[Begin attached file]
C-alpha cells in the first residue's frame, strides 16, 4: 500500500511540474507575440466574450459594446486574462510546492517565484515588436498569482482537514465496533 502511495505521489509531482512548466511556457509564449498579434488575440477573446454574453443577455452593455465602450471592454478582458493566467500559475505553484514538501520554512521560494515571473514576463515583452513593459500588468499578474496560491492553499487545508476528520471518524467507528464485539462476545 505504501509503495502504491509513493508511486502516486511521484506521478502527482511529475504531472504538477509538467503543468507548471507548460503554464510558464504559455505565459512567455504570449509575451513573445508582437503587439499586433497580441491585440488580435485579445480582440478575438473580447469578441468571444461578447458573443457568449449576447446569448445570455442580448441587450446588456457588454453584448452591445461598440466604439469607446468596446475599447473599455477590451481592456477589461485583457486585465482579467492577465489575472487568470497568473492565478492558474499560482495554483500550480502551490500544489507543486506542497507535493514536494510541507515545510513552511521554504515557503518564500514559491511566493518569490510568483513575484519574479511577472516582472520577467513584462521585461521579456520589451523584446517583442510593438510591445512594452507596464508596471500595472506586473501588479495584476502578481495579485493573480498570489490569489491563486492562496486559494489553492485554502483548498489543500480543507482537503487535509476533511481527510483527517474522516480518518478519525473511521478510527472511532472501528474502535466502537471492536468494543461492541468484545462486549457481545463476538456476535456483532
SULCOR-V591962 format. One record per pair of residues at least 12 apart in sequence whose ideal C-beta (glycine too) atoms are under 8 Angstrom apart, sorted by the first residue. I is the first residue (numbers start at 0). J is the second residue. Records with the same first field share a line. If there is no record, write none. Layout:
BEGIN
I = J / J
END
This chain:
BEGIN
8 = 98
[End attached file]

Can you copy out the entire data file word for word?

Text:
C-alpha cells in the first residue's frame, strides 16, 4: 500500500511540474507575440466574450459594446486574462510546492517565484515588436498569482482537514465496533 502511495505521489509531482512548466511556457509564449498579434488575440477573446454574453443577455452593455465602450471592454478582458493566467500559475505553484514538501520554512521560494515571473514576463515583452513593459500588468499578474496560491492553499487545508476528520471518524467507528464485539462476545 505504501509503495502504491509513493508511486502516486511521484506521478502527482511529475504531472504538477509538467503543468507548471507548460503554464510558464504559455505565459512567455504570449509575451513573445508582437503587439499586433497580441491585440488580435485579445480582440478575438473580447469578441468571444461578447458573443457568449449576447446569448445570455442580448441587450446588456457588454453584448452591445461598440466604439469607446468596446475599447473599455477590451481592456477589461485583457486585465482579467492577465489575472487568470497568473492565478492558474499560482495554483500550480502551490500544489507543486506542497507535493514536494510541507515545510513552511521554504515557503518564500514559491511566493518569490510568483513575484519574479511577472516582472520577467513584462521585461521579456520589451523584446517583442510593438510591445512594452507596464508596471500595472506586473501588479495584476502578481495579485493573480498570489490569489491563486492562496486559494489553492485554502483548498489543500480543507482537503487535509476533511481527510483527517474522516480518518478519525473511521478510527472511532472501528474502535466502537471492536468494543461492541468484545462486549457481545463476538456476535456483532
SULCOR-V591962 format. One record per pair of residues at least 12 apart in sequence whose ideal C-beta (glycine too) atoms are under 8 Angstrom apart, sorted by the first residue. I is the first residue (numbers start at 0). J is the second residue. Records with the same first field share a line. If there is no record, write none. Layout:
BEGIN
I = J / J
END
This chain:
BEGIN
8 = 98